Donnie and the Jets

This column is appearing online and in print just as we leave the Canada Day long weekend behind, and just as our neighbours to the south erupt in their annual Stars and Stripes jamboree.

So, as I write about the developments that seemed to define us this year as a nation, I’m finding it a little bizarre – but simultaneously, strangely fitting – that a major part of Canada’s identity, both this year and in general, could be rooted in its reaction to a most unusual American outburst.

Yeah, I know, I’d rather not use Donald Trump as any kind of yardstick for anything Canadian (even though he apparently likes our national anthem). But think about his recent barrage of criticism for Justin Trudeau and try to remember the last time a Canadian Prime Minister was so frequently in the crosshairs of any White House resident, at any point of our history.

Well, yes, there was that little matter of Trudeau’s dad being called a synonym for “sphincter” by Richard Nixon in the early 1970s. To his credit, Pierre Trudeau gave as good as he got, suggesting that he had “been called worse things by better people.”

By contrast, however, Trump’s self-love borders on the sociopathic, with no filter between his brain, his mouth, and his Twitter thumbs. So you can imagine his reaction to a world leader who dares to show up and suggest he and his government have it all wrong.

Wait, strike that. You don’t have to imagine it, because it’s been playing out on our nightly newscasts and social media feeds for the past month. It started in the aftermath of the G7 summit in Quebec City, and continued last week as Trump railed against the PM (“Justin, what’s your problem, Justin?”) for retaliatory tariffs Canada placed on several goods going stateside in the wake of U.S. tariffs on steel and aluminum heading north.

As a nation of 151 years, we’re still a little insecure, so when we find ourselves the unexpected recipient of sustained attention, especially from the United States, we tend to get worked up about it, whether it happens to be faint praise or outright condemnation.

This is a new one, though. And it brought a new, quite unexpected reaction: Elected officials and party supporters of all political stripes, rallying around Trudeau. Even Ontario premier-elect Doug Ford, condemned by many as Canada’s answer to Trump, insisted that he stands “shoulder to shoulder with our Prime Minister and our federal counterparts.”

The same people that were condemning Trudeau in the first half of 2018 for, among other things, his ill-fated trip to India, the Liberals’ carbon tax strategy, and the recent federal purchase of the Kinder Morgan pipeline project were suddenly in his corner.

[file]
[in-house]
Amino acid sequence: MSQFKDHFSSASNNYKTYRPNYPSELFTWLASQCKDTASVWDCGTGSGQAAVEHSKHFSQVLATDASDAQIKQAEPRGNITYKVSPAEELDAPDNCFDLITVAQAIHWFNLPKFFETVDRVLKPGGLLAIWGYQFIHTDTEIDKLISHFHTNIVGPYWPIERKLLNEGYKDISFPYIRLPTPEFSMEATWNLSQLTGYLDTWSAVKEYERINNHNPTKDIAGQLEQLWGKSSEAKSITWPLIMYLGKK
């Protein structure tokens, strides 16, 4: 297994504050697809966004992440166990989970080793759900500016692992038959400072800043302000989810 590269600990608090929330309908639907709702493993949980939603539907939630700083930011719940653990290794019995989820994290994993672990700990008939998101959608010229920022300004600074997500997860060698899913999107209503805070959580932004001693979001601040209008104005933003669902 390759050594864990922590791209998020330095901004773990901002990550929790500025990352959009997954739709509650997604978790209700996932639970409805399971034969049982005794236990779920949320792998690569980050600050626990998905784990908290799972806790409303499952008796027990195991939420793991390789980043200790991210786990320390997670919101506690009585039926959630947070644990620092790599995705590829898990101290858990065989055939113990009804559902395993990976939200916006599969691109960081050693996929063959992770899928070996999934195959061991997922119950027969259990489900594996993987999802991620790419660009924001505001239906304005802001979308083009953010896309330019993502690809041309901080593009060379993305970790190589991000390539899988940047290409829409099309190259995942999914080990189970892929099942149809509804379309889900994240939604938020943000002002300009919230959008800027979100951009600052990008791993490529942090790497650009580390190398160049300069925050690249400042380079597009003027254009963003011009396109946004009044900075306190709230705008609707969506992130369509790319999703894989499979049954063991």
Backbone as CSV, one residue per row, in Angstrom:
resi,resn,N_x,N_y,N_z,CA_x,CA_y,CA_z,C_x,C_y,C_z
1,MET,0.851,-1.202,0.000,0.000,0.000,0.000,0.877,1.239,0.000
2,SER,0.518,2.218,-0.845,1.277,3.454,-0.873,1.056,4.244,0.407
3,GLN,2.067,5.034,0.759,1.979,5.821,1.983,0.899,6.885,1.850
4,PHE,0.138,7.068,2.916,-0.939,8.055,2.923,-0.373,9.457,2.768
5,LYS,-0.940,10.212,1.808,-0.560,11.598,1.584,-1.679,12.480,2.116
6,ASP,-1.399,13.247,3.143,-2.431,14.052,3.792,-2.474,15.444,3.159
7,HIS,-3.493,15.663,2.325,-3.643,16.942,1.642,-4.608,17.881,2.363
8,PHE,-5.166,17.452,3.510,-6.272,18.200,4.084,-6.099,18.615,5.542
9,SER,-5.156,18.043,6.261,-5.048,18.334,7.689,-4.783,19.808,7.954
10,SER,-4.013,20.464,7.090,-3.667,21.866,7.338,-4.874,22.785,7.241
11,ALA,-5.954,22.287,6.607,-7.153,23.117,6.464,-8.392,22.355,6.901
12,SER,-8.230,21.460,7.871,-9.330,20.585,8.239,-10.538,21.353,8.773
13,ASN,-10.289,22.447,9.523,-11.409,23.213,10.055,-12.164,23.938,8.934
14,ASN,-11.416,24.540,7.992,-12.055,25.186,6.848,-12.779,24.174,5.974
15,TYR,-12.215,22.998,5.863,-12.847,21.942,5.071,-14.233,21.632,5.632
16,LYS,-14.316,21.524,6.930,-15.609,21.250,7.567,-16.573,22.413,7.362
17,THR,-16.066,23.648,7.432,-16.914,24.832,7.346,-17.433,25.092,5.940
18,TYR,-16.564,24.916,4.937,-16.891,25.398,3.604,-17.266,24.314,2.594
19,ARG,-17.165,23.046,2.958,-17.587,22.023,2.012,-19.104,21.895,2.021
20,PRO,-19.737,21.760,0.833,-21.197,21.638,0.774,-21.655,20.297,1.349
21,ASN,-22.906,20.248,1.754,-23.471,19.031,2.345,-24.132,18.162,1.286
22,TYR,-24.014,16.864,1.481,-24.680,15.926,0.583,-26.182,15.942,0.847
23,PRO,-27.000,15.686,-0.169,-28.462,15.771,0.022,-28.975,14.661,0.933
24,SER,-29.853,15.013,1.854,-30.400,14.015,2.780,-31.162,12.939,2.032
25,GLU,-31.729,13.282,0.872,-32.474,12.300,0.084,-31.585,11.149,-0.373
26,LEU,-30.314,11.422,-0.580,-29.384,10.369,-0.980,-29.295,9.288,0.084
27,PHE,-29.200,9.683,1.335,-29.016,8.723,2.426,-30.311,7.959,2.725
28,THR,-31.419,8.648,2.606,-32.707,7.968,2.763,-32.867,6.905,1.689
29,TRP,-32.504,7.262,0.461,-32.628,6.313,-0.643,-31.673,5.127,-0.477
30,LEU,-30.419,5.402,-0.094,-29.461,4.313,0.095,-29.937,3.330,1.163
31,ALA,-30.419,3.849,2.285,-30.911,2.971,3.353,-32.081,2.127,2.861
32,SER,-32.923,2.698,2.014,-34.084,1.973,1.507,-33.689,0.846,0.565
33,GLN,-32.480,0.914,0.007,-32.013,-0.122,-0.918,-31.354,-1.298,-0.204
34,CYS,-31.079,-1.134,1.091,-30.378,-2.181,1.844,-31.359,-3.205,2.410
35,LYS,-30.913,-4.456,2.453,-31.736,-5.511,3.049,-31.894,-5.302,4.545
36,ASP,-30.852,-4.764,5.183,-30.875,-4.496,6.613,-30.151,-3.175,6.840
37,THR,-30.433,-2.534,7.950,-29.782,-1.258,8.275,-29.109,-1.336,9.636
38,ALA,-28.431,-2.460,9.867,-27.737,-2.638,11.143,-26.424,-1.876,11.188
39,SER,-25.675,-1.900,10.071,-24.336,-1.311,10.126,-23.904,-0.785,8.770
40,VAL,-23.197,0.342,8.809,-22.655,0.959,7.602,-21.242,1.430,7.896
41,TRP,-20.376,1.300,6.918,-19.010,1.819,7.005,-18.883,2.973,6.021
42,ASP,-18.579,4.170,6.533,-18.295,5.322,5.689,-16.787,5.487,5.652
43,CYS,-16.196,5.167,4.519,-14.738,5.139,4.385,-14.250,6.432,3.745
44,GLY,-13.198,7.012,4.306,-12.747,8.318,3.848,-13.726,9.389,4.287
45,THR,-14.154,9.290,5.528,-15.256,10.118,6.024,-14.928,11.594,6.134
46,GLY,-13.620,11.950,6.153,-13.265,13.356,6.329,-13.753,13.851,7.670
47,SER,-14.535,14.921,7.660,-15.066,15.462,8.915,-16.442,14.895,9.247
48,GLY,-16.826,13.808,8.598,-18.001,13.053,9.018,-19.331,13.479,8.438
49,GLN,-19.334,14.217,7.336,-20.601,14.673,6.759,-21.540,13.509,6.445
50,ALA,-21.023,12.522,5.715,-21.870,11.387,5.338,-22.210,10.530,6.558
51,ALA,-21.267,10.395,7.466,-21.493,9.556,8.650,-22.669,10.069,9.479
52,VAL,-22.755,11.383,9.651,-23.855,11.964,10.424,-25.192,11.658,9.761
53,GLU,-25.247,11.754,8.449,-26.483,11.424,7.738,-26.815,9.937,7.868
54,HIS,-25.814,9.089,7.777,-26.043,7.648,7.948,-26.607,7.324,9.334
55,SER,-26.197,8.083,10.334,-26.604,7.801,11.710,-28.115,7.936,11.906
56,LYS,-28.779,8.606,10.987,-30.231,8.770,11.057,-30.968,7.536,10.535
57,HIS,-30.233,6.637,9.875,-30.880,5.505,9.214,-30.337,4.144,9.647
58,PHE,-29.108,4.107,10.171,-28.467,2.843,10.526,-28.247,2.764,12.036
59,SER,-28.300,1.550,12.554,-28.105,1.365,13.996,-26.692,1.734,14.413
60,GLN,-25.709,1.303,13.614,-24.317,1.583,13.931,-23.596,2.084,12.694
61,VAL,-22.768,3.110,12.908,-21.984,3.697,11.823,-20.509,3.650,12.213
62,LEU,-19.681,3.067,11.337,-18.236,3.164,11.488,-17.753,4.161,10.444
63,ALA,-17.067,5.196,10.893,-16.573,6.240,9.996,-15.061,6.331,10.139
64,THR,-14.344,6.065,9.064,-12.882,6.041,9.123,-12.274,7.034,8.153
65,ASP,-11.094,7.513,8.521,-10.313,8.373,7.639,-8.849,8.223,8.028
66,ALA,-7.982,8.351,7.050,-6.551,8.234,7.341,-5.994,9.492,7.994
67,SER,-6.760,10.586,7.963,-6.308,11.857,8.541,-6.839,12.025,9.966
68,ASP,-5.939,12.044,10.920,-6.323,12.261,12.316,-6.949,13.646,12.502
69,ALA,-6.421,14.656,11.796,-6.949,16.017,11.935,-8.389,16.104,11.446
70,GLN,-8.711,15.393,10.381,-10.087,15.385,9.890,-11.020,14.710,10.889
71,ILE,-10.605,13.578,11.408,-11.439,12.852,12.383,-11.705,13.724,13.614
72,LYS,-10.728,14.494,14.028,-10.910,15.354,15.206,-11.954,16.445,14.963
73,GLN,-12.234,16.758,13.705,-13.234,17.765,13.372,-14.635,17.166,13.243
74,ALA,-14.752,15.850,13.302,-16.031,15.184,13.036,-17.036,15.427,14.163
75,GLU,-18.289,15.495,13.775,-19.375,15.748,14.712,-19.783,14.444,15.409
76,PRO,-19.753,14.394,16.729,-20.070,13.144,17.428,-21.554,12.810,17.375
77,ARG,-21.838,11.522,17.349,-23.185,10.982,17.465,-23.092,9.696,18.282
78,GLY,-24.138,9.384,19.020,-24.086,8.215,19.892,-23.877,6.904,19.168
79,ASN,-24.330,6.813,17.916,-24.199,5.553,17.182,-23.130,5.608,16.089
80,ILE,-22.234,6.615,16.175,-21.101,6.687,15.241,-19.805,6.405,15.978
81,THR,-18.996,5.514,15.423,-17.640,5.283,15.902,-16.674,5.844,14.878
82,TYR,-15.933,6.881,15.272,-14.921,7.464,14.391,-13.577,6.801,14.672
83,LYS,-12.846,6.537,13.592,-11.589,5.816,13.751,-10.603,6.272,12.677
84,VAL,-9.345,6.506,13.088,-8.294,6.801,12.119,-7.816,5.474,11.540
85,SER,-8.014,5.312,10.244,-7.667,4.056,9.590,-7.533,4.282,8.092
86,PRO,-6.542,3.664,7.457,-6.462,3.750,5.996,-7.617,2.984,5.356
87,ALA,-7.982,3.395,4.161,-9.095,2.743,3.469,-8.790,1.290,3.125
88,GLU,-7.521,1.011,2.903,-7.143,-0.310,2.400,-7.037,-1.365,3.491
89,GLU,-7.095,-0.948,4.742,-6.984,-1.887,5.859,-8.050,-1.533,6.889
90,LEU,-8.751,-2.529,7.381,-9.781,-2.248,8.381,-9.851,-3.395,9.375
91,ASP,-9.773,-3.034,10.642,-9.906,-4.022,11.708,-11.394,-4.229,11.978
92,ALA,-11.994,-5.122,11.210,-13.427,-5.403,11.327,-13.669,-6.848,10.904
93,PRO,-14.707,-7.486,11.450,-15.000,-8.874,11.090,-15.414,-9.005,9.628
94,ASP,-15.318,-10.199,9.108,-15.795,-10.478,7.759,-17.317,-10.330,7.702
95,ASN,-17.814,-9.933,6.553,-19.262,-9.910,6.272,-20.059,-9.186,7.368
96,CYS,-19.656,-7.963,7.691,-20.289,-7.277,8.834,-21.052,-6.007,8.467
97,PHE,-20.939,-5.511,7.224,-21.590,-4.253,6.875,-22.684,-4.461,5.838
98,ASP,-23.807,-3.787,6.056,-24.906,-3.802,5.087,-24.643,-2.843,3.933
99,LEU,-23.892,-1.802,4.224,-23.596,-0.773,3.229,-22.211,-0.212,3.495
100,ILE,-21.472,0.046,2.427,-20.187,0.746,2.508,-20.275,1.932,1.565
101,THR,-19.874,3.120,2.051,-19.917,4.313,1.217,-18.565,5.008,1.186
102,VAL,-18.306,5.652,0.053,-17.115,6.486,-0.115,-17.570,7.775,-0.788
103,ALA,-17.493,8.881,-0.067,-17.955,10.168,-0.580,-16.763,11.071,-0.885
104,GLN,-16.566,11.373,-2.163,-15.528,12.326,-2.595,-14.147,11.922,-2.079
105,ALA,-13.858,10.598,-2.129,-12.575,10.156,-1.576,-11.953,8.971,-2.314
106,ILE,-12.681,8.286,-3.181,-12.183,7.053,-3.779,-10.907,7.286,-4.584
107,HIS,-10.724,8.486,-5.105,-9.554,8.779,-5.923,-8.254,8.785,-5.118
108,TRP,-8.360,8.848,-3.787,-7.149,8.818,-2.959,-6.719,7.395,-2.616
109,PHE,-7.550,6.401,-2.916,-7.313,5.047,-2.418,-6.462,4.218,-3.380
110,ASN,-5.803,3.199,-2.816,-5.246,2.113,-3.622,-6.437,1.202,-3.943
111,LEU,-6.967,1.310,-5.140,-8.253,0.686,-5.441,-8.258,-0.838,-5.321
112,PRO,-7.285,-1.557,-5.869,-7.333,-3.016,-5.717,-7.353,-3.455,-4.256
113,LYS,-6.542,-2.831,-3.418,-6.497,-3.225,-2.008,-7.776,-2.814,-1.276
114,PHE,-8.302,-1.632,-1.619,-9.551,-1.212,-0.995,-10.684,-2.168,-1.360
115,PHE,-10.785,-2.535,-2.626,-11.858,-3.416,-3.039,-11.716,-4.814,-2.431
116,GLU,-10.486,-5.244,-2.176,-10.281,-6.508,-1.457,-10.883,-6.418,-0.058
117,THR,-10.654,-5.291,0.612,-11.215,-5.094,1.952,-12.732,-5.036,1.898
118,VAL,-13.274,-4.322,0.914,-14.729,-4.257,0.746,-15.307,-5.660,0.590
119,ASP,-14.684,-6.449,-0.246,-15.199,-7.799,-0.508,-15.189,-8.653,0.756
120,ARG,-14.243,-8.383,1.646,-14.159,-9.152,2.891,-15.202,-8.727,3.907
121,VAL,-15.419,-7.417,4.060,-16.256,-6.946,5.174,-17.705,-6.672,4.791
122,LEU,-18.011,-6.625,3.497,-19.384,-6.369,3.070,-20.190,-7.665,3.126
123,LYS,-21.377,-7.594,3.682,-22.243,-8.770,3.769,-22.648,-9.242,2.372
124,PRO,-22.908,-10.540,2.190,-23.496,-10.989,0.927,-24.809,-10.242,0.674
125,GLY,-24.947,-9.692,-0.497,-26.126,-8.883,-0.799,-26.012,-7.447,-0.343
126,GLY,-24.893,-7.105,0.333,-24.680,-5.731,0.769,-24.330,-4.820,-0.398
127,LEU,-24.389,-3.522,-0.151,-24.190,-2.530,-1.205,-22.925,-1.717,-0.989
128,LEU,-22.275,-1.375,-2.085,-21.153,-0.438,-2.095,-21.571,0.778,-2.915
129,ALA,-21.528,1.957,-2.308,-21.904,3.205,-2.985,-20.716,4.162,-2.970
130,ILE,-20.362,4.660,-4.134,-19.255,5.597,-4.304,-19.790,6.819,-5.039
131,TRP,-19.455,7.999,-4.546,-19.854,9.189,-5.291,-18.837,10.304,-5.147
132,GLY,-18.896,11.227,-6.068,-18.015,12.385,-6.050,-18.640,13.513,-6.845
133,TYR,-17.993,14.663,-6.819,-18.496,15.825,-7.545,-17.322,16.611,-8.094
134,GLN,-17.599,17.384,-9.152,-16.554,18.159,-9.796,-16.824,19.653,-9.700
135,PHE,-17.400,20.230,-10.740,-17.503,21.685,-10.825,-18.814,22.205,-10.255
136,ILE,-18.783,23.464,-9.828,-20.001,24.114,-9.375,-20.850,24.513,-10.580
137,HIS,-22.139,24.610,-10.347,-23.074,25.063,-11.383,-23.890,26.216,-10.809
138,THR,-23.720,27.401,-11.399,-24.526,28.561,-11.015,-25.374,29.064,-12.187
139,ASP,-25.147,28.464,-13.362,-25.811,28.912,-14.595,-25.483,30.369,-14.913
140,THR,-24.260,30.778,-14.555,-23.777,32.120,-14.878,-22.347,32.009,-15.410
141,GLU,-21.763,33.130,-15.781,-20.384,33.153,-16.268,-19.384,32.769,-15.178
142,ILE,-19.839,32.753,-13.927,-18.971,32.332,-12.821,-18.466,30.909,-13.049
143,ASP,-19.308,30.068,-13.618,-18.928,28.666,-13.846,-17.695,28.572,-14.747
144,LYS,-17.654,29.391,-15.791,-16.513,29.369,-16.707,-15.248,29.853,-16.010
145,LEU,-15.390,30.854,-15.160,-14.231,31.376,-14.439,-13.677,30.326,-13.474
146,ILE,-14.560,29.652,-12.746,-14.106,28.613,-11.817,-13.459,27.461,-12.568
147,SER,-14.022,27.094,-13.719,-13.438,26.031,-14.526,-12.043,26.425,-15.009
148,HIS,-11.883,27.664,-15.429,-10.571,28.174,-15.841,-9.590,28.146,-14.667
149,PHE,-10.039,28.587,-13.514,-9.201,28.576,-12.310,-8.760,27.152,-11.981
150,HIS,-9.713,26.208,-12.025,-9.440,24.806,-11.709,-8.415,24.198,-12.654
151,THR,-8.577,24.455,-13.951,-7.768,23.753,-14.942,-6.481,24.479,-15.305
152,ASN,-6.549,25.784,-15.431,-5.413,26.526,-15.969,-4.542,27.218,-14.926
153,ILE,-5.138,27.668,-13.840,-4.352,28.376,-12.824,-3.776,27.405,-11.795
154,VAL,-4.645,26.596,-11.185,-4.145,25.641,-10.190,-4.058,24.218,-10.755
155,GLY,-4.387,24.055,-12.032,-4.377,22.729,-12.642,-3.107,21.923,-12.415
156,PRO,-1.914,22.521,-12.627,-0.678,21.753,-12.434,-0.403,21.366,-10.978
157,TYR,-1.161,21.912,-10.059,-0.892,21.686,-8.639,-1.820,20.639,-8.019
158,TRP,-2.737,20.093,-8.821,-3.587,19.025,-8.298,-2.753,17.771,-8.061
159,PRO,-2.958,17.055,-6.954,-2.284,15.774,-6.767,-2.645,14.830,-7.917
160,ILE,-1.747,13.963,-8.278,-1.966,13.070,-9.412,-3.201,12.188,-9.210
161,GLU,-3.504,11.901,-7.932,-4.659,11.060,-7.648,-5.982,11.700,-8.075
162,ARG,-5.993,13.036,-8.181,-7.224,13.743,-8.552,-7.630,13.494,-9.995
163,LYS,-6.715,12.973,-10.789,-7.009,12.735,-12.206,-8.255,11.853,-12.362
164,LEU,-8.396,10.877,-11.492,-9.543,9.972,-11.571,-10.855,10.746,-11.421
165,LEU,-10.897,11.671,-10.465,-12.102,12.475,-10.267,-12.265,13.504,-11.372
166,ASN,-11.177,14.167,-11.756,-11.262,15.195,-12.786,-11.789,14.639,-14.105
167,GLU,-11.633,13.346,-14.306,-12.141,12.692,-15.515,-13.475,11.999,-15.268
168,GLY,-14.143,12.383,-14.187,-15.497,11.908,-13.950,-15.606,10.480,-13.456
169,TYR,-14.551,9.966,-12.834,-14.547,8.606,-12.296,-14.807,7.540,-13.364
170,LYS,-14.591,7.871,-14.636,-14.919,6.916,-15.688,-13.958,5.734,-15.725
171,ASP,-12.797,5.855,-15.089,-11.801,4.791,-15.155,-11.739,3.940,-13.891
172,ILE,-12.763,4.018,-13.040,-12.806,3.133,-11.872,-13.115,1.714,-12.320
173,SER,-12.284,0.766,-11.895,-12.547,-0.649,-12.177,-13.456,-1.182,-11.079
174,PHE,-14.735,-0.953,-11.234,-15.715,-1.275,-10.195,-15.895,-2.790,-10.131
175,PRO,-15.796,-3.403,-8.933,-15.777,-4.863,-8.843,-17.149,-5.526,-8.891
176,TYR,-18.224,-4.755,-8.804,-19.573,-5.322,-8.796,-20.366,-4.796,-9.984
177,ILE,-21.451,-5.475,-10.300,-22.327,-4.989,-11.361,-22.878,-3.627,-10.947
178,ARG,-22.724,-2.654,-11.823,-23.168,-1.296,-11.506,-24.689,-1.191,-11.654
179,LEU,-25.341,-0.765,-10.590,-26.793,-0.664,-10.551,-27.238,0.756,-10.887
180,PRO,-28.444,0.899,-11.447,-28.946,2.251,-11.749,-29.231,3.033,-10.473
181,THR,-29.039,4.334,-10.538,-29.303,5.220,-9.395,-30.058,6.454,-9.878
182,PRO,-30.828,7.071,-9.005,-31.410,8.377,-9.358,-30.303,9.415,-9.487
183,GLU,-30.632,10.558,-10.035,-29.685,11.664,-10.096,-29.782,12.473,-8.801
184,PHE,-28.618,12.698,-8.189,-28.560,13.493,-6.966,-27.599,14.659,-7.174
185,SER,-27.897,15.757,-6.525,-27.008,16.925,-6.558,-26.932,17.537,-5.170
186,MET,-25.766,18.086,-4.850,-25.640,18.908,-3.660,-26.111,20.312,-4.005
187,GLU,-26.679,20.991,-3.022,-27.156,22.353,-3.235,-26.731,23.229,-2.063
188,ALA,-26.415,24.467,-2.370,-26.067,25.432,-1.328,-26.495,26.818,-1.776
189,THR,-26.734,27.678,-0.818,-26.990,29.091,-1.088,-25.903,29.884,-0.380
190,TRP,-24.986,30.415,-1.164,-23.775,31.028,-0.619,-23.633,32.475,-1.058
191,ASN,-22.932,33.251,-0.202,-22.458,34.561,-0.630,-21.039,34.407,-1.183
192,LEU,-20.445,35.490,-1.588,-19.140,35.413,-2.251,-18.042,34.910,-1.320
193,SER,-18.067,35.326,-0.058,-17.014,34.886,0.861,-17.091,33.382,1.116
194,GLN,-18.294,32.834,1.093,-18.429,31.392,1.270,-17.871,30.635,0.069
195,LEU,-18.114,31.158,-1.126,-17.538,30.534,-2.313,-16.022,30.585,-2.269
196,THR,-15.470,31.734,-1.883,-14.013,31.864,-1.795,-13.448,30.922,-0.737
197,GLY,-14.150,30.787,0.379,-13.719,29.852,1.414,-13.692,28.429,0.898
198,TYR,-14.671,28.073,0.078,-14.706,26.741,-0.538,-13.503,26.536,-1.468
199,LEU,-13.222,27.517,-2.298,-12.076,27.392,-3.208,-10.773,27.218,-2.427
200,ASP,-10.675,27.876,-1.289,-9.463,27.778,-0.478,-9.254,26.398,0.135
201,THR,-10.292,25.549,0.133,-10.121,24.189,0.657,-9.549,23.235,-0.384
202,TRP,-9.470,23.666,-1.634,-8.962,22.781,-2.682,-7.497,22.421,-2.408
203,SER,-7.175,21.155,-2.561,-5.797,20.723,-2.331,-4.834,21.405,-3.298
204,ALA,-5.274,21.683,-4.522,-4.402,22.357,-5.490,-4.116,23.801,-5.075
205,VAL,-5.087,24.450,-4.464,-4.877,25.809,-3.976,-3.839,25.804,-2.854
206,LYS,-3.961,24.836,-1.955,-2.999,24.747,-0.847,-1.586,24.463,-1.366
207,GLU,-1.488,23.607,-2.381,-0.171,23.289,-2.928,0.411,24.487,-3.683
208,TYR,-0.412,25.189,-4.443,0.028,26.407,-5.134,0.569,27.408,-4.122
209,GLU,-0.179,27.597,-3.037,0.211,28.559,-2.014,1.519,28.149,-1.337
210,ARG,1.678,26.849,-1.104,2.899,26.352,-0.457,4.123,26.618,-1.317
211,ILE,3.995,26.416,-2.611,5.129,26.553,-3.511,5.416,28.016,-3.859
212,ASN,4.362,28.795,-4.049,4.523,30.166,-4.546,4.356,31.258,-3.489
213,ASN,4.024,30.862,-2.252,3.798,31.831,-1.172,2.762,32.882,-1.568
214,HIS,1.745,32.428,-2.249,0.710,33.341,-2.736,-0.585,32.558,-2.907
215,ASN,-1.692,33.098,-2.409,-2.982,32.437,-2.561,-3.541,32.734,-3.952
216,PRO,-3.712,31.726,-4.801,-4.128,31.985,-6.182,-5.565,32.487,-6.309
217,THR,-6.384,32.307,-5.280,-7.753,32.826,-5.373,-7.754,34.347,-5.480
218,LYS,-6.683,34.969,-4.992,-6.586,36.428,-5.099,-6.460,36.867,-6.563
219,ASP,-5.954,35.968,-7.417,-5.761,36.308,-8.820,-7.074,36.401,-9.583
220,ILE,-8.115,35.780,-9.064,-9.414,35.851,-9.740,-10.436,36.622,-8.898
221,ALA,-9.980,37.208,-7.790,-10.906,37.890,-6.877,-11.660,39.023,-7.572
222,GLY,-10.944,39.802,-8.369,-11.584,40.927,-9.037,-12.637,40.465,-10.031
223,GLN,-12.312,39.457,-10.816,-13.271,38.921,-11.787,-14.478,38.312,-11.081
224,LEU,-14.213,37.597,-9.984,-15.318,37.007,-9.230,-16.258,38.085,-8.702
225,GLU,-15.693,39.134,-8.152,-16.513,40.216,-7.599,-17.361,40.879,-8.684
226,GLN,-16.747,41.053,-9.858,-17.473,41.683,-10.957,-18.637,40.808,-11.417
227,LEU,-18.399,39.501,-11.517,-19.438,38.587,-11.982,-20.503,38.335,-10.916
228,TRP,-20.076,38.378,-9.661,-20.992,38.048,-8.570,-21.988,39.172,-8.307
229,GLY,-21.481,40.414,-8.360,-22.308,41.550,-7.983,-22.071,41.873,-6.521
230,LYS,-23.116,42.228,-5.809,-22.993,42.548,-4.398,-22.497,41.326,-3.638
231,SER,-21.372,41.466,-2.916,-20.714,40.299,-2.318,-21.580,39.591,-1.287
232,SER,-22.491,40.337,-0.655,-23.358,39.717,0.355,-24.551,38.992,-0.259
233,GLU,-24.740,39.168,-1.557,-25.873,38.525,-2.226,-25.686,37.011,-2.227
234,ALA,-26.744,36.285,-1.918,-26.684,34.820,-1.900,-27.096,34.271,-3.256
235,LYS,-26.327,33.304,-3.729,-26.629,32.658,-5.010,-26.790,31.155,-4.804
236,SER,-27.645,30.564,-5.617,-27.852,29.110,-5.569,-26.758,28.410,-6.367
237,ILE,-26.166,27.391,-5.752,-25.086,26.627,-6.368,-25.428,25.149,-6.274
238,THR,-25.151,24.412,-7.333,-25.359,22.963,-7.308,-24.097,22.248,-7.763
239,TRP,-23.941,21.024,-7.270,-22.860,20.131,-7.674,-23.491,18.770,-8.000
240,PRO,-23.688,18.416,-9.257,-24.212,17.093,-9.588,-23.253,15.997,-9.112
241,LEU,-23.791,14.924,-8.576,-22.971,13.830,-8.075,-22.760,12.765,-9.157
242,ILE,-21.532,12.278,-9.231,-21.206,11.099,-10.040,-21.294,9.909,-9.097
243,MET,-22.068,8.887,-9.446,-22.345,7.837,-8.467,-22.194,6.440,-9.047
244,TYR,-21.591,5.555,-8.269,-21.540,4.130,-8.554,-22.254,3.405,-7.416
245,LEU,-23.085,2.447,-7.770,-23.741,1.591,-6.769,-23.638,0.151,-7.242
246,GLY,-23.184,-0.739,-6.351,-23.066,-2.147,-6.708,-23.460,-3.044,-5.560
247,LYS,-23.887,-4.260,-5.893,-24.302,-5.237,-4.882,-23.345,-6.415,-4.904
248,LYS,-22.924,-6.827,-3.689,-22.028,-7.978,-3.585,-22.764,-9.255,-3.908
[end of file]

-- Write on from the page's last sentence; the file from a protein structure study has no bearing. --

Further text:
I doubt it will last much longer, nor should it – we do political discourse in this country a disservice when the best description we can give any elected official is “not Donald” or, conversely, “Trump-like.” It’s far more complicated than that, and that’s always been the case.

But the rallying cry against U.S. tariffs and the president’s blather – including his laughable description of Canada as a security threat to the United States (unlike those softies in North Korea) – may have come at just the right time, as we remind ourselves who we are as a nation and what we’re prepared to tolerate.

On a much lighter note, a different rallying cry of sorts emerged in this spring’s Stanley Cup Playoffs as the surprising Winnipeg Jets gave Manitoba hockey fans a post-season run like no other. The Western Conference Final opened in Winnipeg for the first time in NHL history, spanning two separate franchises (the original Jets, now the Arizona Coyotes, and the former Atlanta Thrashers, who relocated to Winnipeg in 2011).

Yes, the Vegas Golden Knights extinguished that third-round series in a surprising five games, dashing the hopes of Canadian hockey fans hoping to see the Stanley Cup presented to one of our homegrown franchises for the first time in a quarter-century. But it was delightful to see a small-market Canadian team standing up against the well-heeled U.S. teams, and to see fans of other Canadian franchises (even the Leafs, who aren’t known for this sort of thing) getting on the Jets bandwagon.

Coming just a couple of months after the Humboldt Broncos tragedy that galvanized people across the country, it was downright heartwarming to see another Prairie town give us a reason to slip on our jerseys and share our Canadian pride.

If nothing else, at least we forgot about President What’s-His-Name while the games were on. Here’s hoping that trend continues next year, with all seven of our Canadian NHL clubs.